Below, you’ll find information on what is permissible in different categories of natural environments. We call these environments ‘foraging landscapes.’
Foraging Landscape: Forests
(The Nature Agency: Forest)
In a public forest, you are allowed to forage anywhere, while in private forests you may only take what you can reach from the path. In public forests you are allowed to forage around the clock, but in private forests you are limited to the hours between 6 AM and sunset.
Foraging Landscape: Beaches and Salt Marshes
(The Nature Agency: Beaches and dunes
You are allowed to forage anywhere on a beach, and, as long as the time spent there isn’t excessive, in salt marshes as well. These rules apply at all times.
Foraging Landscape: Urban Areas, Grasslands, Field Drains, Hedgerows, Lakes, Streams and Rivers
(The Nature Agency: Uncultivated areas (commons, bogs, moors, non-cultivated meadows etc.)
You are always allowed to forage in uncultivated public areas, while foraging on uncultivated private areas is limited to the hours between 6 AM and sunset.
If the area is private, you can contact the owner, and ask for permission to forage at different hours. You can find the owner through your municipality or by accessing the website www.boligejer.dk, which identifies the owners of posted properties.
The most important rule is to be prudent and treat nature with respect and consideration. Both out of respect for the land’s plants and wildlife, and out of respect for the people who own and inhabit it, we should behave responsibly, and cherish our access to the land.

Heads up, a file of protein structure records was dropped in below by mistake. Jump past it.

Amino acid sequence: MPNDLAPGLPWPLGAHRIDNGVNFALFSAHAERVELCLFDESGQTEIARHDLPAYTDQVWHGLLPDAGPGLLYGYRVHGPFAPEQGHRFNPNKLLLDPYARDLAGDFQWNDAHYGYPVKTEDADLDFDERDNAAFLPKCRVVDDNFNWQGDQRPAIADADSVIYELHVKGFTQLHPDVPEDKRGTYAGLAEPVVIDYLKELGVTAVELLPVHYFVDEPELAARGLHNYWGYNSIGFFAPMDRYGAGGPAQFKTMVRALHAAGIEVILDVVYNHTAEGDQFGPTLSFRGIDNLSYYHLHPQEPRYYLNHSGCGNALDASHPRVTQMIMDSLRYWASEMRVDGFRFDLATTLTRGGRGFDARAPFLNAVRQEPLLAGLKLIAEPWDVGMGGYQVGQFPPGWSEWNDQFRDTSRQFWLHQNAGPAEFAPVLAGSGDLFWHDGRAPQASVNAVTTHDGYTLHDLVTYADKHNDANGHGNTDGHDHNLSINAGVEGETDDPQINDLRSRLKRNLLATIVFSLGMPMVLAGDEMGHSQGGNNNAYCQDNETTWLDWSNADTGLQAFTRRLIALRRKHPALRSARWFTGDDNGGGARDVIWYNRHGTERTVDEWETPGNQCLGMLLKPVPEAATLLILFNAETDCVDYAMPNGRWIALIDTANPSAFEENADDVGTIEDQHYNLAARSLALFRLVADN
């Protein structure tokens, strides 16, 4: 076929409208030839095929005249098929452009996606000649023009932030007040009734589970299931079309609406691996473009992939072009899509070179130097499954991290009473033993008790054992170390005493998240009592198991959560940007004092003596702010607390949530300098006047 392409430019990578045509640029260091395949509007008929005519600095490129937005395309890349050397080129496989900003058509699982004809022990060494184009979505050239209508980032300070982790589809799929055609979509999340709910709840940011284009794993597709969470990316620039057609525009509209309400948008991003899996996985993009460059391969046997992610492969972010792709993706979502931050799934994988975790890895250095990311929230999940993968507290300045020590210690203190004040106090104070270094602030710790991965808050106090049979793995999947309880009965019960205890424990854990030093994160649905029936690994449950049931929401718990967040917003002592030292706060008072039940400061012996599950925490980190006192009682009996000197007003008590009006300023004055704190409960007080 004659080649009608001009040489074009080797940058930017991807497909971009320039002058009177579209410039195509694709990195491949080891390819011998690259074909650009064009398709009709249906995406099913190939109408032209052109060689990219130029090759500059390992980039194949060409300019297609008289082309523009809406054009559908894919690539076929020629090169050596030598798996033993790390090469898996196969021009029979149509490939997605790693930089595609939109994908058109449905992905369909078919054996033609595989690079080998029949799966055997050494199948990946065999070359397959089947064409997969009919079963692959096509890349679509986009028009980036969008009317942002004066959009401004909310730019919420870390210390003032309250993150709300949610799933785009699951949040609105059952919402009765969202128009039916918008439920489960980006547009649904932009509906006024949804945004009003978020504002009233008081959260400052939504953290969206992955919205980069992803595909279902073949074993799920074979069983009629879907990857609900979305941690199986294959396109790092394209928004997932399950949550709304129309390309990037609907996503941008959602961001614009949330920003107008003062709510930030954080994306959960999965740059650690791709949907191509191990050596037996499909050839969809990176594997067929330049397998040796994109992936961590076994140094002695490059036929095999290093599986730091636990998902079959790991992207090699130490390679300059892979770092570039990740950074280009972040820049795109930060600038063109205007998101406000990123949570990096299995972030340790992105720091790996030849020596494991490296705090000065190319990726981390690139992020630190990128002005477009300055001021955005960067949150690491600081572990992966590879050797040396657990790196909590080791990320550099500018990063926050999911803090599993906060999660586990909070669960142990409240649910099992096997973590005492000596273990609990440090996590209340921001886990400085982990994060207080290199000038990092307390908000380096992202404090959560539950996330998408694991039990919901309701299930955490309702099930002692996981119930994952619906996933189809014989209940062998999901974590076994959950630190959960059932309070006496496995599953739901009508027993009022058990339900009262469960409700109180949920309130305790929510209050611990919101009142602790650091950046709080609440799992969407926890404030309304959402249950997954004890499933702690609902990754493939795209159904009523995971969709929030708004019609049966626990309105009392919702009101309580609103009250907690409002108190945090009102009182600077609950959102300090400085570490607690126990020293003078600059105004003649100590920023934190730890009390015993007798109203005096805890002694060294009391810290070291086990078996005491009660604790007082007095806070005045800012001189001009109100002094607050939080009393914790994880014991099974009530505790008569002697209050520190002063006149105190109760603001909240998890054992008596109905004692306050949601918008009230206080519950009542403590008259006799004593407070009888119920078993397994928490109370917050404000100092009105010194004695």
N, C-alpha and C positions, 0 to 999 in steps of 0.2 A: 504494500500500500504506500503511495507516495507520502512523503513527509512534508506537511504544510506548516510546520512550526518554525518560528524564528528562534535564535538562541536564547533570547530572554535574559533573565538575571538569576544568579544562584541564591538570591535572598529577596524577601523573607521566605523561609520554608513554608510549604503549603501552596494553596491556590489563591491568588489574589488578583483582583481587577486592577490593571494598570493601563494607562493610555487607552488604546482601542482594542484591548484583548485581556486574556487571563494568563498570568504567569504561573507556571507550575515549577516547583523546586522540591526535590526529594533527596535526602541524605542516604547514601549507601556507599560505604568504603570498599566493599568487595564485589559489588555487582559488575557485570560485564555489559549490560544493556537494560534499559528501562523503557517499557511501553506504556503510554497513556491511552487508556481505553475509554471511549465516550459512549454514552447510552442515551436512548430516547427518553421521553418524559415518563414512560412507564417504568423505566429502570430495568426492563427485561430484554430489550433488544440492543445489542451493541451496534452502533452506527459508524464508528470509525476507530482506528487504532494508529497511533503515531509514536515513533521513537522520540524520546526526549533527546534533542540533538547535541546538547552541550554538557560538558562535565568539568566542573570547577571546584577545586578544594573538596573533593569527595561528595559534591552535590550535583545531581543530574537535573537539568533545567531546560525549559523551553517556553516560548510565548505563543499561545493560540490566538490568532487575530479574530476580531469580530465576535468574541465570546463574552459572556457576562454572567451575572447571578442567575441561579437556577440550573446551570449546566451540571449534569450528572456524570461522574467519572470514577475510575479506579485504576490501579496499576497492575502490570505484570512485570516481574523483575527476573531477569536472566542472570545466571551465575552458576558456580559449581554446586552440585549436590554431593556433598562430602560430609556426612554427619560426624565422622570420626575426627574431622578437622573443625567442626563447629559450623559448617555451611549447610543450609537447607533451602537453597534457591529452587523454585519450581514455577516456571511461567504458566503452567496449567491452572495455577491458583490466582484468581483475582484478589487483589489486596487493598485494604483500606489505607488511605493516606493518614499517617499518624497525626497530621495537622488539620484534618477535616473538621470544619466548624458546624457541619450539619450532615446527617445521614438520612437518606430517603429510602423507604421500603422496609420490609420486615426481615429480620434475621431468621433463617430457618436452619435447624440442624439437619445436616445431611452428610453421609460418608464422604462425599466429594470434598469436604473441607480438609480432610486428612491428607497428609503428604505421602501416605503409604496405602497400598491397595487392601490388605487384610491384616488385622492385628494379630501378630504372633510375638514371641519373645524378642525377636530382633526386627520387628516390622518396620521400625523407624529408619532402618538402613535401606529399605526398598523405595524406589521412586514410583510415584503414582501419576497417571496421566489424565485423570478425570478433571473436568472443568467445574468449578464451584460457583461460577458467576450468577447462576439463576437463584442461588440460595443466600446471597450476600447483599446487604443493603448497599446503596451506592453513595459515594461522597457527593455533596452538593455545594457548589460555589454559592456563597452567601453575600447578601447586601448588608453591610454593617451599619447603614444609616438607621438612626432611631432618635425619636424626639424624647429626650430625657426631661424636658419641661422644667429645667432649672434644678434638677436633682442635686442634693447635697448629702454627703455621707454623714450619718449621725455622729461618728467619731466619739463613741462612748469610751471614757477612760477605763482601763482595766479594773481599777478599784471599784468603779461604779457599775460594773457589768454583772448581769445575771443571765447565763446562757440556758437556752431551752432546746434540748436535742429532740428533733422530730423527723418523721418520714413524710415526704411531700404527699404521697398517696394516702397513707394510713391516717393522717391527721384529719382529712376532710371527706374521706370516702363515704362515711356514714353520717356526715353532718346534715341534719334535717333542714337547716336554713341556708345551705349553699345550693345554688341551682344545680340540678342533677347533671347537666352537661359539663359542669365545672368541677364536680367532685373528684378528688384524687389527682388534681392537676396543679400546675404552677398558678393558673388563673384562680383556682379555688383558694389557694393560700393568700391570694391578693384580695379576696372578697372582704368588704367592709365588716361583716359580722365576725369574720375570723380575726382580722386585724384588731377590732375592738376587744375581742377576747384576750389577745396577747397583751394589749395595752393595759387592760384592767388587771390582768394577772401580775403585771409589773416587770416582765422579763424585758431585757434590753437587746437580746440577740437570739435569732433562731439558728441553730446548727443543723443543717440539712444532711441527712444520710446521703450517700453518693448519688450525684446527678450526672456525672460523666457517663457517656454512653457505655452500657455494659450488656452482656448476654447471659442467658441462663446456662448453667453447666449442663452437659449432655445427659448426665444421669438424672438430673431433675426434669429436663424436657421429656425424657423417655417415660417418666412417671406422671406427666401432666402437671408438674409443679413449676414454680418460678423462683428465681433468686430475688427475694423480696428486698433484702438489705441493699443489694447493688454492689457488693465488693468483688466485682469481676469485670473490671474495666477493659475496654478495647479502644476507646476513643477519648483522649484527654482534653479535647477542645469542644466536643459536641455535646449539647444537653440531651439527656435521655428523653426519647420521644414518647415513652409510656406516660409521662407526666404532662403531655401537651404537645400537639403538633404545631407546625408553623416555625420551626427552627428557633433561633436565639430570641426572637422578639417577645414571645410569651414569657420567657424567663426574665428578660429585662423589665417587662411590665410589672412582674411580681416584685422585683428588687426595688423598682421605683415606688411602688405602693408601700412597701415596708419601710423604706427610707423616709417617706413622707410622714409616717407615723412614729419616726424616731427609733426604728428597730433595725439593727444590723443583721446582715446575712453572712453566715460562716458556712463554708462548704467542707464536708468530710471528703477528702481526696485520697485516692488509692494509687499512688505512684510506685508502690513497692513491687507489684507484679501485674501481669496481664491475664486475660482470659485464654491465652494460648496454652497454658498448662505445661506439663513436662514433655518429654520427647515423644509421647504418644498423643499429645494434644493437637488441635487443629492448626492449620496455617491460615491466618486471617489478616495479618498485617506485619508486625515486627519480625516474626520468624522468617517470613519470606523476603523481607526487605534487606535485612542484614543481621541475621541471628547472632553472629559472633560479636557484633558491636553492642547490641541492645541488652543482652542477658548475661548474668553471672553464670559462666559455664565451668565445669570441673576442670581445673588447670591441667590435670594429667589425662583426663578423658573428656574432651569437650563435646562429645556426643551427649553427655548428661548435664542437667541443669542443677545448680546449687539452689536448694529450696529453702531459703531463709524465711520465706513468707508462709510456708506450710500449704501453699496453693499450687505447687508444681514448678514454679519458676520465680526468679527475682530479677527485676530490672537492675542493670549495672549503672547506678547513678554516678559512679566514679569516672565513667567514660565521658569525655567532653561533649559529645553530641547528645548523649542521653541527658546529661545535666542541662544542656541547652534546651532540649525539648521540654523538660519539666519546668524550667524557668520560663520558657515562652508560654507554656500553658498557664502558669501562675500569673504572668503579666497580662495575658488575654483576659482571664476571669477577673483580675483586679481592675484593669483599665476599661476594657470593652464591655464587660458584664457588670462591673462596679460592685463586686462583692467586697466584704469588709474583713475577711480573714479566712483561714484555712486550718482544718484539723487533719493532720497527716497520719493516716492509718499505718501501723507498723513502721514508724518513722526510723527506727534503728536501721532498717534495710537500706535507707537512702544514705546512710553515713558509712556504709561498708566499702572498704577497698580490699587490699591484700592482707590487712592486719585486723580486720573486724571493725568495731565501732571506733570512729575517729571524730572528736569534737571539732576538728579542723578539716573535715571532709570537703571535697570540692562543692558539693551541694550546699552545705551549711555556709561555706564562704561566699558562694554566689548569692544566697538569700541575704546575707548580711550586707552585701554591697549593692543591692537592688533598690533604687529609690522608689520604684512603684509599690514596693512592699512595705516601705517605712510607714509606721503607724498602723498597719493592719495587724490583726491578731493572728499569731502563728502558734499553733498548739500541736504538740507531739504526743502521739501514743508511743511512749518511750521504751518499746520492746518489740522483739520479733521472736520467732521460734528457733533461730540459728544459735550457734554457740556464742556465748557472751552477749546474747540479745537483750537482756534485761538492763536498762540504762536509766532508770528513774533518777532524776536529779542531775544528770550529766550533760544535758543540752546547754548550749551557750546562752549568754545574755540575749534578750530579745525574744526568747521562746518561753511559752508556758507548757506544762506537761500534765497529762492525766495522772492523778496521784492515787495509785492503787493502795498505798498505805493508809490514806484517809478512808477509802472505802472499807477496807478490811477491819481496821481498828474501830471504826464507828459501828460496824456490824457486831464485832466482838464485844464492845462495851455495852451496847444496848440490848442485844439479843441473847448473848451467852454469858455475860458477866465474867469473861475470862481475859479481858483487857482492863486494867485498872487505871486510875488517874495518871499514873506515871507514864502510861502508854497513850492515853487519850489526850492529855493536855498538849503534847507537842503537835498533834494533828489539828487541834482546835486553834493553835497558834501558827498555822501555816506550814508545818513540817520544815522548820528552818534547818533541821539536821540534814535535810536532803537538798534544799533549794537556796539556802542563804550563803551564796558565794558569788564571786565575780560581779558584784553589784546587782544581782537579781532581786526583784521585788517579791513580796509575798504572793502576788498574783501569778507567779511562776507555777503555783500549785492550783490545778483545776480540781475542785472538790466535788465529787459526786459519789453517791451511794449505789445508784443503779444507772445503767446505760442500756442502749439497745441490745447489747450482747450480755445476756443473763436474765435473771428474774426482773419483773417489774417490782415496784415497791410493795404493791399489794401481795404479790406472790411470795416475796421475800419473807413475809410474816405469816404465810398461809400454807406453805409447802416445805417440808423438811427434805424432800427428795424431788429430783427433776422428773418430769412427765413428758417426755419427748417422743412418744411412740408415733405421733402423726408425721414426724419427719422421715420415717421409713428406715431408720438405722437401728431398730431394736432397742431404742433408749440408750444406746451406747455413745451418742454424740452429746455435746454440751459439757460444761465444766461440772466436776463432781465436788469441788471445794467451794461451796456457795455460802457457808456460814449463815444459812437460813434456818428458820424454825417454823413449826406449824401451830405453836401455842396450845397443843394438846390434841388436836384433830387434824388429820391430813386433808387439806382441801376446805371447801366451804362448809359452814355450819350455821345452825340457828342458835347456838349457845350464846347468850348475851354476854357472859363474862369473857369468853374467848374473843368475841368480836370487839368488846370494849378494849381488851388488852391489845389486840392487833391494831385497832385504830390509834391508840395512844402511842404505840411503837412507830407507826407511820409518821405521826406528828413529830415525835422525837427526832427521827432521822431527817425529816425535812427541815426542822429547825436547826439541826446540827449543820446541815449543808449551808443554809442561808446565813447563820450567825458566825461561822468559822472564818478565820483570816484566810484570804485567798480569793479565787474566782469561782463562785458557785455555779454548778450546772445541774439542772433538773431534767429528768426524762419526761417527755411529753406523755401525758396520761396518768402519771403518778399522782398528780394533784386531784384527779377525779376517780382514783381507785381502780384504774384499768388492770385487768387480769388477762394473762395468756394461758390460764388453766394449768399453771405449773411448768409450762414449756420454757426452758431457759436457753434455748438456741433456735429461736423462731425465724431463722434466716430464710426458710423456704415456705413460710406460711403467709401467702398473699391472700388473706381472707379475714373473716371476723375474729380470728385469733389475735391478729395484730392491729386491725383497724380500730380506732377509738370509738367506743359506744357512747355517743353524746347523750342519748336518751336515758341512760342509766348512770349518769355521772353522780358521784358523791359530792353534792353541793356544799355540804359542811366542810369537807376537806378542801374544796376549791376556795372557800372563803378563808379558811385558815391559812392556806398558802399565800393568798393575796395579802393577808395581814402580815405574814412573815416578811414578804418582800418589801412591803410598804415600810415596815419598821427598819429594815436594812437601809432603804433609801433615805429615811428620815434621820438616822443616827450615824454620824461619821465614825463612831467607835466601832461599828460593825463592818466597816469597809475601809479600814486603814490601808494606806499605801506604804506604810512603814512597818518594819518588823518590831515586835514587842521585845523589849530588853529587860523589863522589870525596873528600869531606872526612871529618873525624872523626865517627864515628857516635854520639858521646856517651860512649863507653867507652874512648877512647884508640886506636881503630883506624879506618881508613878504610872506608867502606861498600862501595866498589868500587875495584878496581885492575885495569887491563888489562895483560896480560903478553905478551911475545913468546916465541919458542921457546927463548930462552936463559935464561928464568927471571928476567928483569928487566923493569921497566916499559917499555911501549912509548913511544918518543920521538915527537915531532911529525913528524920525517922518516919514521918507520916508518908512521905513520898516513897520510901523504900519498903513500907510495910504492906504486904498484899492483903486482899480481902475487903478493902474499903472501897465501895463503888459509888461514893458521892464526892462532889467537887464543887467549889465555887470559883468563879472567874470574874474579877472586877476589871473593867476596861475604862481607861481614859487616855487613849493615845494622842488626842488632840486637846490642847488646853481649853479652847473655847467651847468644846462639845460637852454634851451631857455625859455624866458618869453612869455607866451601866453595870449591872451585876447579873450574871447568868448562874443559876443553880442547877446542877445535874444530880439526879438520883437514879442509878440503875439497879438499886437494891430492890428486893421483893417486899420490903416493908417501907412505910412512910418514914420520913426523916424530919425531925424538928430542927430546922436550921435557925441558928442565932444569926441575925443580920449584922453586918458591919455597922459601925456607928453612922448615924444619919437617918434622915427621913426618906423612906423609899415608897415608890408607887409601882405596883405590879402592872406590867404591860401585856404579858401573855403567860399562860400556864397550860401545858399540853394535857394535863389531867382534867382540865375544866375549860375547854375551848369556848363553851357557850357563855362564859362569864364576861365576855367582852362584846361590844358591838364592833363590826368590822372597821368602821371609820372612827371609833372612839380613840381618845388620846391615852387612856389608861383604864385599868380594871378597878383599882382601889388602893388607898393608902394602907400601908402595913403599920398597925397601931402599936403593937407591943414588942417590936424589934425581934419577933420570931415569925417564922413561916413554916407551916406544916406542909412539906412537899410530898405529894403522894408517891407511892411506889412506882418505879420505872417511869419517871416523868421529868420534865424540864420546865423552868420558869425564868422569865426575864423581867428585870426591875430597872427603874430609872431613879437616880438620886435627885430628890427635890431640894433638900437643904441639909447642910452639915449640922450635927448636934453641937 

If you follow these simple rules, you can enjoy foraging with a clean conscience. Be aware that additional local restrictions may apply for reasons of security or public order, or to protect the environment. Don’t count on finding these restrictions on site; the best way to stay informed is by following statements and preservation documents issued by the municipality you want to visit, or by visiting www.boligejer.dk.
VILD MAD’s foraging rules are based on the Nature Agency leaflet ”Don't keep off nature.”
Did you eat something poisonous?
If you ate a wild ingredient and suspect it might be poisonous then call Giftlinjen immediately. See contact information below. Always bring the ingredient you ate as that makes it easier for the doctors and nurses to assess the situation. Giftlinjen cover all of Denmark and can be reached 24/7.